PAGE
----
S4C Convenes Legal Clinic for Media Practitioners At Risk

S4C Convenes Legal Clinic for Media Practitioners At Risk 3

25 journalists, bloggers, and media organizations drawn from the six geo-political zones of Nigeria gathered in Lagos, Nigeria, for a one-day legal clinic hosted by SPACES FOR CHANGE | S4C on the 9th of June, 2021. At the legal clinic, supported by the International Centre for Nonprofit Law (ICNL), at-risk media practitioners gained an understanding of the applicable laws relating to press and internet freedoms, opportunities, and resources that enhance their journalistic operations and ensure personal safety while working in difficult terrains. The legal clinic for journalists was crucial and timely given the increasing onslaughts on media freedoms in Nigeria.

At the beginning of the Clinic, S4C’s Executive Director, Ms. Victoria Ibezim-Ohaeri shared the findings from the Closing Spaces Database which recorded press freedom as one of the most-violated core elements of civic space. Beginning from 2015, S4C has been tracking and documenting incidents of restrictions on the civic space in Nigeria and West Africa. The database classifies incidents according to the rights and freedoms violated as well as the drivers of those crackdowns. Categories include press freedoms, free speech, association and assembly rights  terrorism-financing, digital surveillance etc. It also details the mode of attacks on civic actors such as the identity and gender of victims, perpetrators, and location of attacks. Data profiled on the database are routinely gathered from verified media outlets and eyewitness reports. Beyond serving as a civic space monitor, the database is also a one-stop-shop that provides every user with invaluable civic space information and resources to organize campaigns, interventions and advocacy for social justice and change.

In a presentation, titled, Media Practitioners and the Law, Professor Paul Ananaba, SAN, highlighted the role and importance of the media as a watchdog in society and influencer of public opinions. As an occupation fraught with risks, it is imperative for media practitioners to adopt a more circumspect and fair approach to presenting news and information to the public in order to avoid legal risks like libel, sedition, or defamation lawsuits that may arise from publishing and broadcasting. Practical tips and suggestions shared with participants for avoiding liability include attributing news information to credible sources, fact-checking information to eliminate falsehood, refraining from expressing opinions that diminish the character of a person in eyes of the public and court. Participants also learned extensively about restrictive legislations like the Hate Speech and Social Media Bills that portend grave implications for free speech and media freedoms, and the legal defences available to media practitioners who still get into trouble after taking all the necessary precautions.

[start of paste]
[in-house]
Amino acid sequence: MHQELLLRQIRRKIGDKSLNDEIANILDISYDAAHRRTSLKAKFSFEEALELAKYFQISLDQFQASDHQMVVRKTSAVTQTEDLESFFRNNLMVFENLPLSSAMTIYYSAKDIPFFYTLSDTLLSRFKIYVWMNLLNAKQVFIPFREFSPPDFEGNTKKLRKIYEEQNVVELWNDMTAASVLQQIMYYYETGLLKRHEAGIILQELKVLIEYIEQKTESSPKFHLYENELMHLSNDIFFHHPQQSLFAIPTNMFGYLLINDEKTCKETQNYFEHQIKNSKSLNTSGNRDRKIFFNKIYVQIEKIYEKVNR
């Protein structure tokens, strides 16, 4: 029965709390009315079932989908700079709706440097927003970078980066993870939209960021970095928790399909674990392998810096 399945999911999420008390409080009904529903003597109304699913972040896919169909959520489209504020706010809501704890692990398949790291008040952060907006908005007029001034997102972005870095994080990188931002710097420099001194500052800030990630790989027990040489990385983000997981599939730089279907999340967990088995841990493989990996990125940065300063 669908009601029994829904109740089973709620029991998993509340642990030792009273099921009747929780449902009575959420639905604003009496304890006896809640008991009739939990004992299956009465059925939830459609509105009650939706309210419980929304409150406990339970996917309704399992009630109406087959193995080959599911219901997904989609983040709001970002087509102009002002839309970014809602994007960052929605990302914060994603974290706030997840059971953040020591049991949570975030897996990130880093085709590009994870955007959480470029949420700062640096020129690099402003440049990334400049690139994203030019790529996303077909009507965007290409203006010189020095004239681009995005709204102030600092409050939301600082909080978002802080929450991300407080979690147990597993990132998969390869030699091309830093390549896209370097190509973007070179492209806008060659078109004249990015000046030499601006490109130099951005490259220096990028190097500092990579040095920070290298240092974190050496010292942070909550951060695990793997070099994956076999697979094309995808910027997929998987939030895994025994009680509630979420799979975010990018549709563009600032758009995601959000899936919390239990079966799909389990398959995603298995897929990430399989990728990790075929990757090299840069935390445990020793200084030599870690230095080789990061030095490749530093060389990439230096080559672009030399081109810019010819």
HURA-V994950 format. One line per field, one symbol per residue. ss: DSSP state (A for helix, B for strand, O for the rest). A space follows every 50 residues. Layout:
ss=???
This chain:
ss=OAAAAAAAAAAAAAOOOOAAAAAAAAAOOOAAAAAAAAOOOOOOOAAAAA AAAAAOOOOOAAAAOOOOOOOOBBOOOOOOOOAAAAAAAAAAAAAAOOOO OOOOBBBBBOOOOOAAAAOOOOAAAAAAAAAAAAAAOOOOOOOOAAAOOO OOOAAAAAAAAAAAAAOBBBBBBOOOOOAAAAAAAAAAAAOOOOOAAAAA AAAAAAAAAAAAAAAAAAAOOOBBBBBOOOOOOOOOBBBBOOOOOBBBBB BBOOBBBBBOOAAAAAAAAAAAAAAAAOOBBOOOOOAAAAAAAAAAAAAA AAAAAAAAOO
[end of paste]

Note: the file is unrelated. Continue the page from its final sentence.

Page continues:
Habeeb Adebisi, a digital security expert from Co-Creation Hub walked participants through cyber-attacks and cyber-terrorism. In addition to physical surveillance, attacks, intimidation, threats, and associated legislative restrictions, media practitioners also face increasing cyber-attacks and challenges to their safety, communications, and work on the internet. Most cyberattacks rely on and exploit elements of vulnerability in the target’s digital space to undermine or compromise the work of targeted actors. Common forms of cyberattacks include malware – which is a type of application designed to spy on a victim’s digital landscape to obtain valuable information, phishing – a form of attack where an intruder tricks unsuspecting victims to part with valuable information, such as passwords, credit card details, etc. Usually, phishing attacks arrive in the form of an email from a legitimate entity such as banks or any other trusted institution that victims are familiar with. Other kinds of attacks include Man in the Middle, Distributed Denial of Service (DDOS), Business Email, Compromise (BEC), etc. Accordingly, participants learned about safety measures that could be used to secure their footprints and journalistic operations online.

Regaling participants with anecdotes from his field experiences as a security expert and retired former Commissioner of the Nigerian Police, Mr. Frank Odita,  shared safety tips that media practitioners can follow to detect, preempt and avoid danger. As Dele Giwa’s case demonstrate, journalists often face challenges such as abductions, imprisonments, and assassinations in the course of performing their work. Hence, ‘‘security awareness is one of the cost-efficient ways to reduce the risk of breaches and incidents that can harm an individual or organisation’’.